Our lead for transition, Catherine Goodall describes here her initial thoughts on the NHS Long Term Plan.
The transition to adulthood for any young person can be challenging time, and for young people with additional health needs and disabilities it can be very complex. It’s really important that care and support for young people is well coordinated and meets their needs. We know that transition has long been a key challenge across a wide range of services, but particularly within health. It is therefore great to see transition highlighted in the new NHS Long Term Plan.
Young people were involved in a range of workshops and events to share what they most wanted to see in the plan. It’s fantastic to see that the plan mentions transition at several points, the first talking about a new approach to young adult mental health services. We know that mental health is a massive issue for young people around transition age, and often the support needed isn’t available. This means that many young people end up in crisis situations, and present at A and E or other emergency services. This can add to their distress, lead to worse outcomes and is a huge cost to the NHS.
These current gaps in services for young people transitioning to adulthood are explained, and the plan details an ambition to offer a comprehensive 0-25 mental health service. This model aims to provide an integrated approach across health, social care, education and the voluntary sector. The aims of the legislative reforms in SEND in 2014 (under the Children and Families Act 2014 and the Care Act 2014) were to create a coordinated, joined up system for children, young people and families. It is encouraging to see the NHS is committed to realising these aims and integrating services for families.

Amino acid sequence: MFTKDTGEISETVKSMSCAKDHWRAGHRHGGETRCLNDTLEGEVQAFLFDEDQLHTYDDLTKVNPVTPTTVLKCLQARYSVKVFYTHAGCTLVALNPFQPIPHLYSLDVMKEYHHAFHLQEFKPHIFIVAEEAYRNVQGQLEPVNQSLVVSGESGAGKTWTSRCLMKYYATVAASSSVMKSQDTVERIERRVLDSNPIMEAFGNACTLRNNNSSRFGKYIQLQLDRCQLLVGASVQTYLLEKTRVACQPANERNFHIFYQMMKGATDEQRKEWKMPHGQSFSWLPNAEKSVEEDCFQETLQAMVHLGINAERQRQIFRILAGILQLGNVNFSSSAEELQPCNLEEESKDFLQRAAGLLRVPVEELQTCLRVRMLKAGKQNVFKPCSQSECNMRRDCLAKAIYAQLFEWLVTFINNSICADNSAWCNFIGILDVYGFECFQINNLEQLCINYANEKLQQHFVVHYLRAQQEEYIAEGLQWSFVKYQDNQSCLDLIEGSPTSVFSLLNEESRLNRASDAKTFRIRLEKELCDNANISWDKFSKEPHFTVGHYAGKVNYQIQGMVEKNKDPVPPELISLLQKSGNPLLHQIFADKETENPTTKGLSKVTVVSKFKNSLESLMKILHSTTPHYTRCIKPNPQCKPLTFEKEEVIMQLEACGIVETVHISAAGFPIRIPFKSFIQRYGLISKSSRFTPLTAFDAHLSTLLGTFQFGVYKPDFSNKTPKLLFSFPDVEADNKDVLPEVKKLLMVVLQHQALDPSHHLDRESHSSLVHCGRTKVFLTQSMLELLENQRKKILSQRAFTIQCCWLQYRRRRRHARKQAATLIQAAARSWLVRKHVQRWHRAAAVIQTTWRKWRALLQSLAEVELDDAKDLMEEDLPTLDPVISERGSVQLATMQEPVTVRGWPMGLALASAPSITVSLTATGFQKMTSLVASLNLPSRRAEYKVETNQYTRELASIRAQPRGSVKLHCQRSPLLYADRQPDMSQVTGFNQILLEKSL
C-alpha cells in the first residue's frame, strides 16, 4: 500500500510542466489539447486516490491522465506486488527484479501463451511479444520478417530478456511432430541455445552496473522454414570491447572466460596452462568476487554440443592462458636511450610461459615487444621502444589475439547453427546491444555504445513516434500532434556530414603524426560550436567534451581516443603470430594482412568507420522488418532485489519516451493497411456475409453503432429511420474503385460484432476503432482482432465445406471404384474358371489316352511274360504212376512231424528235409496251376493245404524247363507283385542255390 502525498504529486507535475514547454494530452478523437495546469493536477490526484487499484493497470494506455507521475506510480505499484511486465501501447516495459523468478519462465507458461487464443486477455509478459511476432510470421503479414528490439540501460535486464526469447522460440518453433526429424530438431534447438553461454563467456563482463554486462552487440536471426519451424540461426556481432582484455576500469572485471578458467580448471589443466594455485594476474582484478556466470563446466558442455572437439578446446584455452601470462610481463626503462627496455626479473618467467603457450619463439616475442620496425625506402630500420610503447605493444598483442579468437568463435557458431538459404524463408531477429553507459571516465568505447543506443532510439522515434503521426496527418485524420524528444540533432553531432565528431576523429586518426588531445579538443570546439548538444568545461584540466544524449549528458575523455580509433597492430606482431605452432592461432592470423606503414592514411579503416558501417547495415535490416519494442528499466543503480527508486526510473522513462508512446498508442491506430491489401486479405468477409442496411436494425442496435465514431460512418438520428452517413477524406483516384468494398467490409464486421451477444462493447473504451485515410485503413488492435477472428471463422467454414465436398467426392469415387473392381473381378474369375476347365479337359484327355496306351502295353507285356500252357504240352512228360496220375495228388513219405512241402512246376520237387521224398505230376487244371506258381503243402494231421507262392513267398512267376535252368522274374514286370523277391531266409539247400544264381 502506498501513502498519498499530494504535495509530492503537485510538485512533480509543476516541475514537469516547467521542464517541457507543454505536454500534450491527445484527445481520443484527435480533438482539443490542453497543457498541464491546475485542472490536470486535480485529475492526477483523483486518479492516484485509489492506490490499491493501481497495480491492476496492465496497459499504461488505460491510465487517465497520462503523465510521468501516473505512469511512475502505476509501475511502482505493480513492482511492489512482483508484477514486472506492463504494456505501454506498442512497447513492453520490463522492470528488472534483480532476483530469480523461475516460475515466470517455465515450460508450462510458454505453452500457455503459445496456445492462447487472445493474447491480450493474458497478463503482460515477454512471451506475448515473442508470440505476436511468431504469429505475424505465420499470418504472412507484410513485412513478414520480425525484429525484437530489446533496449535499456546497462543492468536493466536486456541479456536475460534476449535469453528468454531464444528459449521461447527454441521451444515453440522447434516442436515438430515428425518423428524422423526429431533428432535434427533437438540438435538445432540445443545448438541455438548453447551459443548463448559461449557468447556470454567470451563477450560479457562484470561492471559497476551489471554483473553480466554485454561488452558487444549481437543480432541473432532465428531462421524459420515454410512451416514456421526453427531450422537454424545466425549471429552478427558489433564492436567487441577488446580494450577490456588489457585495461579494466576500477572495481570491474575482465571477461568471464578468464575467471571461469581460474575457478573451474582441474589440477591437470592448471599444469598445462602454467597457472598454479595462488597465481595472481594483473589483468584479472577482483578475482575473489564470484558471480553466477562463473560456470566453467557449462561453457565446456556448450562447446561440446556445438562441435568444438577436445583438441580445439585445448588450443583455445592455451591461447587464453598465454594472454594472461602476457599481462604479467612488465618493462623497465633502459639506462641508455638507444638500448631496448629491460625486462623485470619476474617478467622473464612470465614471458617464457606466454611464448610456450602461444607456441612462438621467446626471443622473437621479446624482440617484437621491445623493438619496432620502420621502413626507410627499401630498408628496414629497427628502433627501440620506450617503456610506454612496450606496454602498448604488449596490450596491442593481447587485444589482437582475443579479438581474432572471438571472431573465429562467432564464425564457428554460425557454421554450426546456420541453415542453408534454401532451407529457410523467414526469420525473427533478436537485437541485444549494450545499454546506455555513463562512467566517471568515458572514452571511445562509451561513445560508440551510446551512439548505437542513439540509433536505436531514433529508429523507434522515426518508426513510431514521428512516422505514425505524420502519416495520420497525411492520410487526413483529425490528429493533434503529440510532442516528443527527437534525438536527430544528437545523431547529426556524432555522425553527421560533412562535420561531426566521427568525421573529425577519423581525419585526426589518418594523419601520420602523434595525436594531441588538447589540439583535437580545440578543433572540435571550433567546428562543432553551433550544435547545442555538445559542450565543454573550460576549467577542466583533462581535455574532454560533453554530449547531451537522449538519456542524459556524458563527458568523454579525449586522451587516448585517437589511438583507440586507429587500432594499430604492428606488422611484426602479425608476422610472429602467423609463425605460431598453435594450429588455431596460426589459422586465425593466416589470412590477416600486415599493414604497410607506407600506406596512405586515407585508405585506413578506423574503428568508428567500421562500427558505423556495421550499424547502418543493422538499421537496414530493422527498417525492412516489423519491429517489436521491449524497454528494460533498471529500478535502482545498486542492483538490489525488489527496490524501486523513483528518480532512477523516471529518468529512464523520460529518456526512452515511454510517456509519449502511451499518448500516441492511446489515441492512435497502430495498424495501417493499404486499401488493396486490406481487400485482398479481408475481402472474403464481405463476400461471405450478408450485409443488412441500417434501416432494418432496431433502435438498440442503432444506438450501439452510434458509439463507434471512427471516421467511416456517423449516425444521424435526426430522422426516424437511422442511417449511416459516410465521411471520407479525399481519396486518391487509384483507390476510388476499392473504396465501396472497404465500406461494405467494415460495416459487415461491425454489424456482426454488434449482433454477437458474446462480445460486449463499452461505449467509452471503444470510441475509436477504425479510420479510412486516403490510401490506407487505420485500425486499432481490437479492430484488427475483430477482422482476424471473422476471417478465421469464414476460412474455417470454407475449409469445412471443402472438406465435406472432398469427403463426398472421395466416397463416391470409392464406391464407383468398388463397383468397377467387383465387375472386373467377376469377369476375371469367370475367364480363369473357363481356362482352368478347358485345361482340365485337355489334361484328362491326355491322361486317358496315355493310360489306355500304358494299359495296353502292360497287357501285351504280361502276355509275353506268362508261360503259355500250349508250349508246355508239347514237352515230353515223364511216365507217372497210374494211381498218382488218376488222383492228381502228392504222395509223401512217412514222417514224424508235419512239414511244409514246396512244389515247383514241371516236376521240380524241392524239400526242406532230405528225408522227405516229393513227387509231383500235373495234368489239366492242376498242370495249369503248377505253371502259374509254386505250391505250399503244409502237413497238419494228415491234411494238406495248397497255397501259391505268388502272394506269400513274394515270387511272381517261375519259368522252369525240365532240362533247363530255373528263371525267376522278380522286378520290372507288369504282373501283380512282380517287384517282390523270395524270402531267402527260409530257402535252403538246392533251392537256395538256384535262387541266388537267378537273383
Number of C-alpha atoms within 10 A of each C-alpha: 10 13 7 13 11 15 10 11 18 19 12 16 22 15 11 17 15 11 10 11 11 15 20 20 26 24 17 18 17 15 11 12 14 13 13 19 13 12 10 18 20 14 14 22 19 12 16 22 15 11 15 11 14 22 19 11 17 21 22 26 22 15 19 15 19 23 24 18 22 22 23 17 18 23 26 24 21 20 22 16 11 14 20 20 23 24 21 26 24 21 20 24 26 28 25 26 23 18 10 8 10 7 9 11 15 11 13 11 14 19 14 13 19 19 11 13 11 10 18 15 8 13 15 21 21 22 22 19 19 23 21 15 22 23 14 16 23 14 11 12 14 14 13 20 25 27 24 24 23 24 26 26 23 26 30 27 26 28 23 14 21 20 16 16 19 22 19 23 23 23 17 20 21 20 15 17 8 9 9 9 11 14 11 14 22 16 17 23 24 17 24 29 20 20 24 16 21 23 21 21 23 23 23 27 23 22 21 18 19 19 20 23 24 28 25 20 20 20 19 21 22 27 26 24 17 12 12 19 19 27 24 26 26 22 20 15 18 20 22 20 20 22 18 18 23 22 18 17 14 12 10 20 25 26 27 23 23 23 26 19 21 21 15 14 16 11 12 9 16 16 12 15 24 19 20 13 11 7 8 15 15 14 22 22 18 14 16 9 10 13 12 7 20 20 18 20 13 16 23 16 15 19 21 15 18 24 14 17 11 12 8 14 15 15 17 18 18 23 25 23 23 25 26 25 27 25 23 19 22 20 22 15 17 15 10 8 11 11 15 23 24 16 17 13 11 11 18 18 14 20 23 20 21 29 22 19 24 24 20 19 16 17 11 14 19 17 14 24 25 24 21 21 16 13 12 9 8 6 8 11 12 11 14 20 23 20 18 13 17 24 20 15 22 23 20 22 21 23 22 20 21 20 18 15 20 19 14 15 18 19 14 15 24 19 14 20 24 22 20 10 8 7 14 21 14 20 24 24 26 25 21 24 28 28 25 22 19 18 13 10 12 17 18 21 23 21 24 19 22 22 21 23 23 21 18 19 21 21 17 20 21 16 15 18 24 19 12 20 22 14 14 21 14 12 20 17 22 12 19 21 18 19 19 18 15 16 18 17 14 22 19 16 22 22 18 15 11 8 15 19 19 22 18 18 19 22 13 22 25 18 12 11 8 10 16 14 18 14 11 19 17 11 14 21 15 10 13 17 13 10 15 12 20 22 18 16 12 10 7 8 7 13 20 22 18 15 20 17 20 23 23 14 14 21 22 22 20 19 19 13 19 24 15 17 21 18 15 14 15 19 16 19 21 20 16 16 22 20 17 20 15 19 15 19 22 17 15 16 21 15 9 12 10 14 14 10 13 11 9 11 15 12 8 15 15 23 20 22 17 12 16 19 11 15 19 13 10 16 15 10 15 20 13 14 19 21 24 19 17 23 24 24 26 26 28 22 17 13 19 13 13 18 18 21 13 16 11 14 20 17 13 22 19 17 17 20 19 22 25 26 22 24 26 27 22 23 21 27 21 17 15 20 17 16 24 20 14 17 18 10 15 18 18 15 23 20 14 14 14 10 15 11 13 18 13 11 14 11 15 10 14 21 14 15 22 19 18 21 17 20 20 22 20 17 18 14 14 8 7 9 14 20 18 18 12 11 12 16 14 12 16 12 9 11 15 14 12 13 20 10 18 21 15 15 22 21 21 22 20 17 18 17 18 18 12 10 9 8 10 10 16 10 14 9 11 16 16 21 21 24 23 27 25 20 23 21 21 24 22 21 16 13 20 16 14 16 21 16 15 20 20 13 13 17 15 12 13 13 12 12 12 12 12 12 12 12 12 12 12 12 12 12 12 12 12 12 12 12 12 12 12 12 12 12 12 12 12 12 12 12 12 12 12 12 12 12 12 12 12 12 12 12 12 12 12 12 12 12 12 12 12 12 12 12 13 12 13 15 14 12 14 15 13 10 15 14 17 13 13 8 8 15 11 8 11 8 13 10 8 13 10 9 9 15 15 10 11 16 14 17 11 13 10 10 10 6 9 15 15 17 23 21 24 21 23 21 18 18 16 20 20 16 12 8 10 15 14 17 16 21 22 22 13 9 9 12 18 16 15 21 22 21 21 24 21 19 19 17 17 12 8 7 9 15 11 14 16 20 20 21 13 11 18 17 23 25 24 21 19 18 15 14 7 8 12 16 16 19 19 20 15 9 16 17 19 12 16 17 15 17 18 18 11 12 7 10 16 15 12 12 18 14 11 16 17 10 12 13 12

It is interesting that the plan specifically focuses on Higher Education services, and that NHS England will work with Universities UK to support Universities to improve student welfare. It is great to see that students in Higher Education will receive more support, as starting University can be a daunting time and many students struggle with mental health problems whilst studying. Hopefully the ambition to create a broader 0-25 service will capture the young people who need support but are not accessing Higher Education.
The plan also describes an ambition to “move towards service models for young people that offer person-centred and age appropriate care for mental and physical health needs, rather than an arbitrary transition to adult services based on age not need”, by 2028. Whilst this is a brilliant aim, there is no detail provided on how it will be enacted. For such significant changes to be effective a clear, achievable plan of action must be created. We look forward to the developments on this commitment, and as always hope that children, young people, families and practitioners are involved in their design and implementation.
You can read more about the NHS Long Term Plan on our website here.